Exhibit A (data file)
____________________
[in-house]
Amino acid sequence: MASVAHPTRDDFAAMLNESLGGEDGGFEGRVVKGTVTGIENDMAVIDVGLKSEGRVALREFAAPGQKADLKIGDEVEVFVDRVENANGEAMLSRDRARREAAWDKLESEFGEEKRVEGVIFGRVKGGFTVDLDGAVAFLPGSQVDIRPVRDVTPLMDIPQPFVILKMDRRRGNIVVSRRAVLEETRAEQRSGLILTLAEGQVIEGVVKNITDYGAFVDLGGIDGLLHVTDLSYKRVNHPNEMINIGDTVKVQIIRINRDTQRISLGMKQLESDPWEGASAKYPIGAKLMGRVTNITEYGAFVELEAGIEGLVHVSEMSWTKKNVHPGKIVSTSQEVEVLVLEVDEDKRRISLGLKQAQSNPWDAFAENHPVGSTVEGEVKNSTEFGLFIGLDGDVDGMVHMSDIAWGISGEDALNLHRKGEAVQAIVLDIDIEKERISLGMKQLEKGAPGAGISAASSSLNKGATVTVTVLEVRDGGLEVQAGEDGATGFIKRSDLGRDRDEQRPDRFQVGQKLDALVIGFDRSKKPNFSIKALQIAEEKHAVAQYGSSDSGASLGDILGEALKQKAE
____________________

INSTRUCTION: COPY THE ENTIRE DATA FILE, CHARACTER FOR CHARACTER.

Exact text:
[in-house]
Amino acid sequence: MASVAHPTRDDFAAMLNESLGGEDGGFEGRVVKGTVTGIENDMAVIDVGLKSEGRVALREFAAPGQKADLKIGDEVEVFVDRVENANGEAMLSRDRARREAAWDKLESEFGEEKRVEGVIFGRVKGGFTVDLDGAVAFLPGSQVDIRPVRDVTPLMDIPQPFVILKMDRRRGNIVVSRRAVLEETRAEQRSGLILTLAEGQVIEGVVKNITDYGAFVDLGGIDGLLHVTDLSYKRVNHPNEMINIGDTVKVQIIRINRDTQRISLGMKQLESDPWEGASAKYPIGAKLMGRVTNITEYGAFVELEAGIEGLVHVSEMSWTKKNVHPGKIVSTSQEVEVLVLEVDEDKRRISLGLKQAQSNPWDAFAENHPVGSTVEGEVKNSTEFGLFIGLDGDVDGMVHMSDIAWGISGEDALNLHRKGEAVQAIVLDIDIEKERISLGMKQLEKGAPGAGISAASSSLNKGATVTVTVLEVRDGGLEVQAGEDGATGFIKRSDLGRDRDEQRPDRFQVGQKLDALVIGFDRSKKPNFSIKALQIAEEKHAVAQYGSSDSGASLGDILGEALKQKAE